[from Rams] As much as I like Robert Griffin, I do think the Redskins gave up too much. What makes Griffin special is his athleticism, his potential and his work ethic – which leads us to believe he will eventually develop into an elite pro quarterback. But he isn’t there yet, and isn’t even all that close. I expect Griffin to be among the game’s best in three to five years, but with so little talent around him and no meaningful picks with which to add talent, he’s going to struggle early on.

3. Minnesota Vikings - Matt Kalil – OT – USC - Scouting Report
The Vikings may entertain the possibility of trading this pick but if they stay put Kalil is too valuable to pass up. Their offensive line has been depleted by the release of Steve Hutchinson and Anthony Herrera, and if they want to keep Christian Ponder on his feet in 2012, then adding a star at left tackle is a must. Read more

Posted on by Ryan McCrystal in Mock Draft Comments Off

Mychal Kendricks scouting report

Mychal Kendricks ILB California #30
Ht: 5’11″

Wt: 240

 
Strengths:
Tough player who does a nice job fighting through traffic at the line of scrimmage. Does a nice job making himself small to slip through holes at the line and get into the backfield. Experience lining up at inside and weak-side linebacker. Very reliable wrap-up tackler. Quick off the snap; reasonably effective as a pass rusher despite lack of size due to his speed and ability to stay low and small. High-energy player; never gives up on a play and can be seen chasing guys all over the field.
Weaknesses:
Instincts in zone coverage need work; gets antsy and doesn’t always remain patient and stay in his zone. Lack of height limits his effectiveness in coverage vs most NFL tight ends. More fast than quick; great straight-line speed but change-of-direction ability is only average. May be too stiff to really excel in coverage.
Comments:
Kendricks may receive a wide range of grades due to his lack of height. In the right system he can be an effective starter, but his skill set won’t necessarily translate to every scheme. He’s at his best when attacking the ball carrier and being used to blitz. While he has the athleticism to hold his own in coverage, his height will make him a liability against many NFL tight ends. Some 4-3 teams may also view him as an option at weak-side linebacker.
Videos:
2011 vs Stanford
2011 vs USC
Posted on by Ryan McCrystal in Scouting Reports - 2012 1 Comment

Josh Robinson scouting report

Josh Robinson CB Central Florida #20
Ht: 5’10″

Wt: 199

 
Strengths:
Elite speed and overall athleticism. Looks very fluid in his backpedal; quick hips allow him to easily turn and stay step-for-step with receivers. Reasonably solid tackler when he puts in the effort. Has the build to improve tackling with better effort. Does a nice job keeping turning to play the ball. Impressive leaping ability helps make up for lack of height in jump-ball situations. Looks good in zone coverage; does a nice job staying in his zone and keeping eyes on quarterback. Experienced returning kicks.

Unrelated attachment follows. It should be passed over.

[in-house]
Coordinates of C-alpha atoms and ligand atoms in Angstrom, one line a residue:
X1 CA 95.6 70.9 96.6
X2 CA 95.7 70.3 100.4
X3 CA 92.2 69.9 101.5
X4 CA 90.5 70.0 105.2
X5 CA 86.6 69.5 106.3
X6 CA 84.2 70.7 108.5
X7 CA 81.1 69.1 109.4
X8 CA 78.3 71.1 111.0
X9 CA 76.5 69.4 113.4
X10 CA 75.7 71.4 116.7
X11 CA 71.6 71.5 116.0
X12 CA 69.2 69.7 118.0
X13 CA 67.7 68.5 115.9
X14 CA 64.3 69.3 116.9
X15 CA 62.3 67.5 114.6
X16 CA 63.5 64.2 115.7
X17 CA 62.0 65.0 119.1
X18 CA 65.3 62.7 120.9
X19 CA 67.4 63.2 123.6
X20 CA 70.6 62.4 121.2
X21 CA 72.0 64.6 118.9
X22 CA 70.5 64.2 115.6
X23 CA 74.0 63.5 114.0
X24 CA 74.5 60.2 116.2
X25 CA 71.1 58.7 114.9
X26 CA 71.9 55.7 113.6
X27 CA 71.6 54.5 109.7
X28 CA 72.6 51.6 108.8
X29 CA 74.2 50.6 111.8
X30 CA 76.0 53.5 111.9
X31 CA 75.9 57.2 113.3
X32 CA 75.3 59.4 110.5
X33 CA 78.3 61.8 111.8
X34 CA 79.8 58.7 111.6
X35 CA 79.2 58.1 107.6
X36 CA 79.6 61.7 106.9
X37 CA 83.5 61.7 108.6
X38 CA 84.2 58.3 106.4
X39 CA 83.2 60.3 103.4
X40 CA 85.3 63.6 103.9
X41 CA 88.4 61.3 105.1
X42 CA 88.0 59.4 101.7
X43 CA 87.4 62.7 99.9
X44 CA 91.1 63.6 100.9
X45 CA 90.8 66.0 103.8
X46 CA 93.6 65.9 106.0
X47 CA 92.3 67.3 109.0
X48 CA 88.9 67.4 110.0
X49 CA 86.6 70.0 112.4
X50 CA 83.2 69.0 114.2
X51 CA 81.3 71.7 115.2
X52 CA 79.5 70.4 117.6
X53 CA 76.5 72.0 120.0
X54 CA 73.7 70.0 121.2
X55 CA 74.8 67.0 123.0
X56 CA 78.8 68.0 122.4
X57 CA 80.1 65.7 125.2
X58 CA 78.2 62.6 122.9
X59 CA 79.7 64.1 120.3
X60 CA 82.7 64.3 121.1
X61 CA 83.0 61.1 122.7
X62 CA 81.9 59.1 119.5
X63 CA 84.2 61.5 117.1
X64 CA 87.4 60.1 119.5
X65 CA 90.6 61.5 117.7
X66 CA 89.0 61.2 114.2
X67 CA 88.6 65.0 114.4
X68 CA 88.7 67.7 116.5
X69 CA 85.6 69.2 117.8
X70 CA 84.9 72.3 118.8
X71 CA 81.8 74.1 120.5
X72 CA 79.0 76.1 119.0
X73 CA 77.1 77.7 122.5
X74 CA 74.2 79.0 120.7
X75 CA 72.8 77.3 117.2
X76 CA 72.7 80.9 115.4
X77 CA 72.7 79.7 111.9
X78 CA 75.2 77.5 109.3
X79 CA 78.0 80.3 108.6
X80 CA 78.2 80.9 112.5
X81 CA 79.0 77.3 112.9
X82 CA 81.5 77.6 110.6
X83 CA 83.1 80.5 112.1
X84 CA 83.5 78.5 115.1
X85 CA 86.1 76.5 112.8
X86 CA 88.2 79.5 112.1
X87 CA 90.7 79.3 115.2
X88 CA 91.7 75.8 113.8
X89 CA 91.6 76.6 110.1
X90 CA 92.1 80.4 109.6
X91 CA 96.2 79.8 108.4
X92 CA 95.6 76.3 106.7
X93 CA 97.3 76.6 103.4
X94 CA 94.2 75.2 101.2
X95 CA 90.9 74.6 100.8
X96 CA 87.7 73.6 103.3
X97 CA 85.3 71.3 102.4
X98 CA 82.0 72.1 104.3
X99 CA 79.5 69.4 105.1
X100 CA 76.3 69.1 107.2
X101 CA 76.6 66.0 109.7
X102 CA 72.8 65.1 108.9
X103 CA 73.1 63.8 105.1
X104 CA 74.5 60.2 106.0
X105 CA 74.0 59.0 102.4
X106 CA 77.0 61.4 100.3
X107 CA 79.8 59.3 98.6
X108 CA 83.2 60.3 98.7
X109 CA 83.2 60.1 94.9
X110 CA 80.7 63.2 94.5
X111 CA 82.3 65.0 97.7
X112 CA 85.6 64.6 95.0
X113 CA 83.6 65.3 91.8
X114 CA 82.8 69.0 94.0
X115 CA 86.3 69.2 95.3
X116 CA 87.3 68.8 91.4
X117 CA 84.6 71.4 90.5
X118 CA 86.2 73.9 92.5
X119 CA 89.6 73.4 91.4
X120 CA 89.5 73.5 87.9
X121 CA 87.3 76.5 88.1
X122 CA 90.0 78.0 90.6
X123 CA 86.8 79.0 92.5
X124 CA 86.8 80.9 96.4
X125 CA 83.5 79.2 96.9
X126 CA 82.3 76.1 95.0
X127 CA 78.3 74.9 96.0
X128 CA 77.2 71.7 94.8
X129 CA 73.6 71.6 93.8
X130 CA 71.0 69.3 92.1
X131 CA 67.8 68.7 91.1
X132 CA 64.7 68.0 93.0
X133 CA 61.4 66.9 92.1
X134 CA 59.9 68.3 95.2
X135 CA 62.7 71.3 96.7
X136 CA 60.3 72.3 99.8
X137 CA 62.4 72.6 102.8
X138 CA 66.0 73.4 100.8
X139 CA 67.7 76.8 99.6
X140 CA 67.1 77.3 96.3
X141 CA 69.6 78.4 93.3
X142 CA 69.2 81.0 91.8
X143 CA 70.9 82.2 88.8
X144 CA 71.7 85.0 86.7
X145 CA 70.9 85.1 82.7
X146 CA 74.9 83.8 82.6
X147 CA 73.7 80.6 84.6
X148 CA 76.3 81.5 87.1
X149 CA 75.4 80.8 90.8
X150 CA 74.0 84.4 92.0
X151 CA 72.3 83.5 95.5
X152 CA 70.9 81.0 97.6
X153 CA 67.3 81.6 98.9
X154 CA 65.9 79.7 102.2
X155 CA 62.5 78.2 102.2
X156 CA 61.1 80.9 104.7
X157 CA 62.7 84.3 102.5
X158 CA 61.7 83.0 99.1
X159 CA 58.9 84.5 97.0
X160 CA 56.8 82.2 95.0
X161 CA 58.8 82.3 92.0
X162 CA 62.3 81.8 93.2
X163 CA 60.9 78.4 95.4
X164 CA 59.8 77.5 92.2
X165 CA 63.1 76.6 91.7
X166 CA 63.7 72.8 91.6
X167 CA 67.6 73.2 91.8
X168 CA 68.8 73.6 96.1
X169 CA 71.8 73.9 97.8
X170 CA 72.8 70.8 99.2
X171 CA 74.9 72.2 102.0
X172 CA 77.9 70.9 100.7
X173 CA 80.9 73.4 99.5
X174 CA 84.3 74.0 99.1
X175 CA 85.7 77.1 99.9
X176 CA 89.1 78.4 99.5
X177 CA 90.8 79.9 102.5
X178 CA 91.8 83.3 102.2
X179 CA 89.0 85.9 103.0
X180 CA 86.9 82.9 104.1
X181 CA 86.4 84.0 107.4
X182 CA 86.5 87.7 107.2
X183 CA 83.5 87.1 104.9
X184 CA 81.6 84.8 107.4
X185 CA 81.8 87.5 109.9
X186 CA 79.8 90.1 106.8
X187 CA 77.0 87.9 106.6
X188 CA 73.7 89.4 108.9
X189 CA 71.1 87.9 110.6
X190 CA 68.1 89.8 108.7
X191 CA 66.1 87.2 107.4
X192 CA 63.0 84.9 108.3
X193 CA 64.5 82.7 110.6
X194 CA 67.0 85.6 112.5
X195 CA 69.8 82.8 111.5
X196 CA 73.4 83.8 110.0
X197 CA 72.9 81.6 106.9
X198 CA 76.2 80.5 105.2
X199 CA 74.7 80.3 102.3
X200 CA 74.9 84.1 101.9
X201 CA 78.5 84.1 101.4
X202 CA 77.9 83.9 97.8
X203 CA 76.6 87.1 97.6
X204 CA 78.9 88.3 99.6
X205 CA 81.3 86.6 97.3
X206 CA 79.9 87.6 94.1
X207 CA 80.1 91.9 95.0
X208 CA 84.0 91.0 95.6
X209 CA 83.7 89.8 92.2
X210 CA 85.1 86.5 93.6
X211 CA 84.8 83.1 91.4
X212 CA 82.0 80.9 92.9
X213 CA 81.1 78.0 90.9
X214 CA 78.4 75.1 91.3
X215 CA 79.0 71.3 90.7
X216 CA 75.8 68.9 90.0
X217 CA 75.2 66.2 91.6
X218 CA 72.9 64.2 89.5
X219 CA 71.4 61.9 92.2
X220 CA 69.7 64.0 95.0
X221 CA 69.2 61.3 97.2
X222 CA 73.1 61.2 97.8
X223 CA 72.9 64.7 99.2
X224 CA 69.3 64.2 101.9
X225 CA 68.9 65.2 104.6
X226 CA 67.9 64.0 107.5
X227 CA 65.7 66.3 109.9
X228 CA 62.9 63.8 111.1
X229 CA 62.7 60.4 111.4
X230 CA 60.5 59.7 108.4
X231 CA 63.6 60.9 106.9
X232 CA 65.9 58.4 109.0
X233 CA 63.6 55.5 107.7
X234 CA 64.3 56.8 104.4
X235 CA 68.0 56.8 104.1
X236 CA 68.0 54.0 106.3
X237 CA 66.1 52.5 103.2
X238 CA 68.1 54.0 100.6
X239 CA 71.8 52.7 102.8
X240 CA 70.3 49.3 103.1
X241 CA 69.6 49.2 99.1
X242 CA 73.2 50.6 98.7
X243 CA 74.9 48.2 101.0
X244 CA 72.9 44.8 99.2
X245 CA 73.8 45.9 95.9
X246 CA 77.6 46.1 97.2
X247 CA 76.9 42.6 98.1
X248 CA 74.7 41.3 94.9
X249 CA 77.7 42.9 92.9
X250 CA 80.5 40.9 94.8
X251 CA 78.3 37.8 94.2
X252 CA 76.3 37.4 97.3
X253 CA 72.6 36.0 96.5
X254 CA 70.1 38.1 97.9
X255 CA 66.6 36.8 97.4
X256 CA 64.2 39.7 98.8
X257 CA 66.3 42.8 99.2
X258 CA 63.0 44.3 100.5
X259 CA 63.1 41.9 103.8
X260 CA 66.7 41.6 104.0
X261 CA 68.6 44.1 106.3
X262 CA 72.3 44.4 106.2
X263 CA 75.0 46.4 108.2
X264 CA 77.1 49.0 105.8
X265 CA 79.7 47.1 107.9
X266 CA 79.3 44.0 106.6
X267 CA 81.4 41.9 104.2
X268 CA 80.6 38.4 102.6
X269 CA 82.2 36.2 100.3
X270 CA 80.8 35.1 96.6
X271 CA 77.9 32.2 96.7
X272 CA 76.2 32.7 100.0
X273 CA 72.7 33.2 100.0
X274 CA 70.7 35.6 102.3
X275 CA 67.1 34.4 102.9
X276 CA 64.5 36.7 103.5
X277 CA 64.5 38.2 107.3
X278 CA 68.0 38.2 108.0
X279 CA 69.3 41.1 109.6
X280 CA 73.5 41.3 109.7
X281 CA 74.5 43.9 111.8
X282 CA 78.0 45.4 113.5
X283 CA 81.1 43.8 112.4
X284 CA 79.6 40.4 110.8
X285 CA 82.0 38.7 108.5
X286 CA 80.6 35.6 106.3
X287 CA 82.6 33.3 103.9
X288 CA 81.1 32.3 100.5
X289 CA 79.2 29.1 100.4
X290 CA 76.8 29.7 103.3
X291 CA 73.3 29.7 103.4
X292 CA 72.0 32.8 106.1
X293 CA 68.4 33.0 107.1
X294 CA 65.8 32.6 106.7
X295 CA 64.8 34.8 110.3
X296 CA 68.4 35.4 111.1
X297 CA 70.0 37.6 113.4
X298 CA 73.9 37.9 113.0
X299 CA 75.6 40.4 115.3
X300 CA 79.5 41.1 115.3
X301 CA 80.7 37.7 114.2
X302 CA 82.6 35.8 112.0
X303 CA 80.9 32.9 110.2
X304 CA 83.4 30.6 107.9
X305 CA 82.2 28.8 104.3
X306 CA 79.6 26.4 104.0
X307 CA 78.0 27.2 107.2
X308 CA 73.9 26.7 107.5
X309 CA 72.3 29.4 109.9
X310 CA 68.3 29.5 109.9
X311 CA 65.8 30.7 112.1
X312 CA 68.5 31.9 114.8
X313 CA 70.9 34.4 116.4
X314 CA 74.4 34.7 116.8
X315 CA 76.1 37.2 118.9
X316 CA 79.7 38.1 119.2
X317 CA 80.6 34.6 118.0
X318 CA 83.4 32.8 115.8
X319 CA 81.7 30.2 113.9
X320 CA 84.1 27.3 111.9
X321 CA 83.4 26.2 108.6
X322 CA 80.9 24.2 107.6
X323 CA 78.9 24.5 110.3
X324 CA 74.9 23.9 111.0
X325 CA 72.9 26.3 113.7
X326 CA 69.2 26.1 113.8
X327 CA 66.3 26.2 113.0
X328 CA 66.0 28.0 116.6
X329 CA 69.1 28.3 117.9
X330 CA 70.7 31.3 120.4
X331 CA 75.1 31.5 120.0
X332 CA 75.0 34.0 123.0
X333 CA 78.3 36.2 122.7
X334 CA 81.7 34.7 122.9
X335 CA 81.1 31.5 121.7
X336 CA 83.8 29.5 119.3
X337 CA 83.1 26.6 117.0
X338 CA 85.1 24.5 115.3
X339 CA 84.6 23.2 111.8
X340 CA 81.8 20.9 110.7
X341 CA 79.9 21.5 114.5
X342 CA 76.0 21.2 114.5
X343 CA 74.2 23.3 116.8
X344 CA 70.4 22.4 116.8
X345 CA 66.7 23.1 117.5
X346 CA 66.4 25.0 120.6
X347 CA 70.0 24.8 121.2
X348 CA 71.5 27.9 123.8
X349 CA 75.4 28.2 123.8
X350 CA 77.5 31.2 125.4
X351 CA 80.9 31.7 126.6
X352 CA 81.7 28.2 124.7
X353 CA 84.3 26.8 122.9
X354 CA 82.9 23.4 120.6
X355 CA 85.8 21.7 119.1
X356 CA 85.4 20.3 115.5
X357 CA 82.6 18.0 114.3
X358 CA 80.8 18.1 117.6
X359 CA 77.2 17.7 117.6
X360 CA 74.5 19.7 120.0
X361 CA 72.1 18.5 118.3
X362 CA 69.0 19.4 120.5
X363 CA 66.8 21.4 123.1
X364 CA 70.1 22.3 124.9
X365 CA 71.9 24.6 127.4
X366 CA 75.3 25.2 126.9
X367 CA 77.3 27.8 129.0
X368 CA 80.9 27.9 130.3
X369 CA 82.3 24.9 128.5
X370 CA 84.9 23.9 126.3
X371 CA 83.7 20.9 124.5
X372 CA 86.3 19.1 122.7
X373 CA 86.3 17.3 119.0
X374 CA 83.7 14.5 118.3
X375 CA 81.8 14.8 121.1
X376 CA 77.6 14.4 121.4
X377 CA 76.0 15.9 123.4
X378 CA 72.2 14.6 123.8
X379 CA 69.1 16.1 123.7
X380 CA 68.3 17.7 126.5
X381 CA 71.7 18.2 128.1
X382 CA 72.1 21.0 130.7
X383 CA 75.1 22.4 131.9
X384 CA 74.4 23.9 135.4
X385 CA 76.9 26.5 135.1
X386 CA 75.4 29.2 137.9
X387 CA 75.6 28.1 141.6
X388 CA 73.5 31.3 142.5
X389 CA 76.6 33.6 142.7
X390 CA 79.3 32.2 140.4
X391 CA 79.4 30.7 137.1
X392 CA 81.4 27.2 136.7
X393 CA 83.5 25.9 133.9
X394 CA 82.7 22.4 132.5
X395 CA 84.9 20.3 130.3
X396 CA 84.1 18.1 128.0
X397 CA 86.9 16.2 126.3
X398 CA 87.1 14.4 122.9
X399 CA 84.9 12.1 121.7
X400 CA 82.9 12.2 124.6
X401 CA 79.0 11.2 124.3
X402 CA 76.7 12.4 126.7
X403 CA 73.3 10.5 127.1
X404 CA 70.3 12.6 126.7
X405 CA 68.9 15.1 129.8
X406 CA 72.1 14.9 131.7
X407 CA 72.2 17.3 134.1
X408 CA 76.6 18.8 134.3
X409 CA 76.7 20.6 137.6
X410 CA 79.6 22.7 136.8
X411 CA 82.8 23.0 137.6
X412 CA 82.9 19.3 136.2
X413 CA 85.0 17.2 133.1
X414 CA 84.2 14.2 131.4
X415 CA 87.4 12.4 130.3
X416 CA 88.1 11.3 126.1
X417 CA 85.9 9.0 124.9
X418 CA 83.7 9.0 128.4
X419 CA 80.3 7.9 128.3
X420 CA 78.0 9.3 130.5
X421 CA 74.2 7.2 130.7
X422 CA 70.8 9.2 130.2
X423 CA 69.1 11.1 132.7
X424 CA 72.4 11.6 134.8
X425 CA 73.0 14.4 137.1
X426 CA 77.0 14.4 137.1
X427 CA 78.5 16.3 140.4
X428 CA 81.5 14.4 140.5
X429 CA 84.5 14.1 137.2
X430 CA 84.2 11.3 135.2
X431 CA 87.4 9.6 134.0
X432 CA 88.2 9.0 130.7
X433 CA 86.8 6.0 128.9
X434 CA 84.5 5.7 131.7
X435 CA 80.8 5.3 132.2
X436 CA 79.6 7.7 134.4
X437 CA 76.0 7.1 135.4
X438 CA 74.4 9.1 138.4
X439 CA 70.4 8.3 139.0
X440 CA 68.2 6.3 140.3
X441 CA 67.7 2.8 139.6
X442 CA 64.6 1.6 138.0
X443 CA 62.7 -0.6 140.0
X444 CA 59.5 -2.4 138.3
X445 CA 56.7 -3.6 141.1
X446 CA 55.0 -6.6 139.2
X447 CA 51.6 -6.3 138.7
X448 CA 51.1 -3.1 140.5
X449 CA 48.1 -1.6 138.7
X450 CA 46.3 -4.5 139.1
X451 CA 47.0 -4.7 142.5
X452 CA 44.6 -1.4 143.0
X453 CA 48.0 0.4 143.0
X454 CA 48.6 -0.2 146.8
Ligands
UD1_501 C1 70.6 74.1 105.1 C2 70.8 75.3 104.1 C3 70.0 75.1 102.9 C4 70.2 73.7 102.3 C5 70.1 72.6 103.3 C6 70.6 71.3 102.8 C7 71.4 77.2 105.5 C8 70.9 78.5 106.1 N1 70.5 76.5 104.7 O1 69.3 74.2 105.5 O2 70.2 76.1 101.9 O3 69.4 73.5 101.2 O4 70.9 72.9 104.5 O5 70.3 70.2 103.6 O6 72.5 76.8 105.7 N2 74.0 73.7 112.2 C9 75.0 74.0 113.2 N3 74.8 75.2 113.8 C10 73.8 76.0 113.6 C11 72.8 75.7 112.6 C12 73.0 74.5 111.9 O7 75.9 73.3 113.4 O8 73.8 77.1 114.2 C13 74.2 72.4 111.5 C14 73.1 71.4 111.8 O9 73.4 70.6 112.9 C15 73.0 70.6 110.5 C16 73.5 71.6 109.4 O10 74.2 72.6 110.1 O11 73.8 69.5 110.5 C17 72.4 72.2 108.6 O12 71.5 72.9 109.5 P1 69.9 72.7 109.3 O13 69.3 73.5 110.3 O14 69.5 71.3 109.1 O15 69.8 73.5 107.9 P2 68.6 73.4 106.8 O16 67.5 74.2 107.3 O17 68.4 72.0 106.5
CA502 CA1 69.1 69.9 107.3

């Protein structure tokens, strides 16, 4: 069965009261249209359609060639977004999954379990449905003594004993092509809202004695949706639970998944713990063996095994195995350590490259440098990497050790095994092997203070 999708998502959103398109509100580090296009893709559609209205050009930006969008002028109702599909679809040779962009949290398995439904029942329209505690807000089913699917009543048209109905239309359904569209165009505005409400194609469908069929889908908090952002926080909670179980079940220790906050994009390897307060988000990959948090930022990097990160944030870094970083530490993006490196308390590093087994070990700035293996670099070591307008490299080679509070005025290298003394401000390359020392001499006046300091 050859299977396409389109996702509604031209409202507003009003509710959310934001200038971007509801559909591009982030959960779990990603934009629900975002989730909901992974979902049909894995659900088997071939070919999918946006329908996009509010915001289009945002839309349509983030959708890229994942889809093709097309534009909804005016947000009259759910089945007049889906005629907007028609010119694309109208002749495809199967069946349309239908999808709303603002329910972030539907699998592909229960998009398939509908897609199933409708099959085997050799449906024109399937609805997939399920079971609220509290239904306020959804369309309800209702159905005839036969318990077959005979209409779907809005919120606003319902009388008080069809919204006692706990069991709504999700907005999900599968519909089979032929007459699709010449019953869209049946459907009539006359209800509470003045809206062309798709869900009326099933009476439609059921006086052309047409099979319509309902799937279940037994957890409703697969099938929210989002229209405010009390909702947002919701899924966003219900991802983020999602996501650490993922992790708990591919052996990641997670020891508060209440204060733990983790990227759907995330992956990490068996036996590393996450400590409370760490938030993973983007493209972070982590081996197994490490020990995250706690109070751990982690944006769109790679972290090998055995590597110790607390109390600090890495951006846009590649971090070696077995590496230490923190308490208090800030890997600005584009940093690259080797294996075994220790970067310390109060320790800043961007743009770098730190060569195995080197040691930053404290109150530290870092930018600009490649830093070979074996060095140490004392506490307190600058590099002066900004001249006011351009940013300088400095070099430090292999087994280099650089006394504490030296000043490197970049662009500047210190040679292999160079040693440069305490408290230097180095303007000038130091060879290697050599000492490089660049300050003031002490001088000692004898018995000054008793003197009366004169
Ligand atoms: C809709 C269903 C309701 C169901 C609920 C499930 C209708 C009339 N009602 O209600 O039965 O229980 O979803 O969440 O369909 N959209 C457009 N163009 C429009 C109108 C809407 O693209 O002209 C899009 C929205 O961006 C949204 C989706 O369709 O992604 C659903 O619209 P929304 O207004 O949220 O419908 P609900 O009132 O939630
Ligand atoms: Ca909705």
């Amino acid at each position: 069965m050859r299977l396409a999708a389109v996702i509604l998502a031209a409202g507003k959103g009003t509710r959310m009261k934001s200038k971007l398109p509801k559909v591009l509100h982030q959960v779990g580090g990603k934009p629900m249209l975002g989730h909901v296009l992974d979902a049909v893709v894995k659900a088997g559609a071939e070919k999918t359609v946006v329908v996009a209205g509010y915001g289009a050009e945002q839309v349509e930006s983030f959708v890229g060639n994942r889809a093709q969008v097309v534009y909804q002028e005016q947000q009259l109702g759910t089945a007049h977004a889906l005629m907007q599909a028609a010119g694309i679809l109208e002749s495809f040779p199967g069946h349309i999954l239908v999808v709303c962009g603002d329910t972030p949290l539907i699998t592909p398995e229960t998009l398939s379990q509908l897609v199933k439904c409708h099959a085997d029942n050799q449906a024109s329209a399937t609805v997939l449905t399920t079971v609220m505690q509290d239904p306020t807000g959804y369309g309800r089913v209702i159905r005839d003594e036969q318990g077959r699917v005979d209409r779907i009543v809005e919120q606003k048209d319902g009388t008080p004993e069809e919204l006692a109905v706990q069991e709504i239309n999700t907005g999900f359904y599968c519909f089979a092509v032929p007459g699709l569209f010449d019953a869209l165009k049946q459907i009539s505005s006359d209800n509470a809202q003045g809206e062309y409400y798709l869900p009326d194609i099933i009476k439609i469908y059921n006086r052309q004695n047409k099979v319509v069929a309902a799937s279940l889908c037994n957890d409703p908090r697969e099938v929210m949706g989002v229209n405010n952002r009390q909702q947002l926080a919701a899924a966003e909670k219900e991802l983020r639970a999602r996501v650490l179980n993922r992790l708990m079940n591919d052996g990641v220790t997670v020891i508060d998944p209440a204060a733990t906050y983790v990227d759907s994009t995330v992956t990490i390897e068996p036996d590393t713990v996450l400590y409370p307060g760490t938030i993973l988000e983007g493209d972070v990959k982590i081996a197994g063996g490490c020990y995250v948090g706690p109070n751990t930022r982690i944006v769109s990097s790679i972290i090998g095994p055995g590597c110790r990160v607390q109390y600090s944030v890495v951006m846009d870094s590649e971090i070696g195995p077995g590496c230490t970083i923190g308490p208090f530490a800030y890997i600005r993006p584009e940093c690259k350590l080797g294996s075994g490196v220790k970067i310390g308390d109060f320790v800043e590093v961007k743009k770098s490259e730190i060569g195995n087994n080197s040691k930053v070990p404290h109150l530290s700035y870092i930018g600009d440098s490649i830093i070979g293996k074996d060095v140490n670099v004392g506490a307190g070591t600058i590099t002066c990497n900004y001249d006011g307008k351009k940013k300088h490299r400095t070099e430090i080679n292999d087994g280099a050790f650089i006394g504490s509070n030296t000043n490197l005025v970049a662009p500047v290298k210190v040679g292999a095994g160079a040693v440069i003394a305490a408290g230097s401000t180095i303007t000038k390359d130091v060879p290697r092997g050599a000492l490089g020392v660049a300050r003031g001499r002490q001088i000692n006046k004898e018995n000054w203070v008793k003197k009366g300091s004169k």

Weaknesses:
Tends give a significant cushion to receivers; does not appear to enjoy mixing it up at the line of scrimmage. Not a very physical corner; relies on speed and athleticism. Shies away from contact in run support; only halfheartedly makes an effort to collapse on the ball carrier. Has had some issues fumbling on kick/punt returns.
Comments:
Robinson is an elite athlete, but he relies too much on his pure speed and agility. The elite corners at the next level are capable of playing physical when necessary, even if they don’t prefer that type of matchup, and Robinson has yet to demonstrate the ability to excel in press coverage. That said, Robinson does have the raw athleticism which you can’t teach, which makes him an intriguing prospect. He could be a valuable asset who may excel in certain matchups against some of the elite deep threats in the league.
Videos:
2010 vs Georgia (A.J. Green) 
Posted on by Ryan McCrystal in Scouting Reports - 2012 1 Comment

Brandon Boykin scouting report

Brandon Boykin CB Georgia #2
Ht: 5’10″

Wt: 183

 
Strengths:
Experienced return specialist; may be a top 100 pick based on this quality alone. Strong tackler, especially for a defensive back his size. Great vision when dropping back in coverage; keeps his eyes on quarterback and is quick to adjust. Smart player who trusts his instincts. Plenty of experience against elite competition and has held his own vs guys such as Alshon Jeffery and Rueben Randle. Strong ball skills; will come down with the interception when he’s in position. A team leader on and off the field.
Weaknesses:
Undersized; lacks the height and overall build to match up with taller, more physical receivers. May be limited to nickel packages, covering smaller slot receivers. Willing to help out against the run, but rarely makes plays unless he has a clear path the ball carrier; simply lacks the size and strength to shed blocks and fight through traffic.
Comments: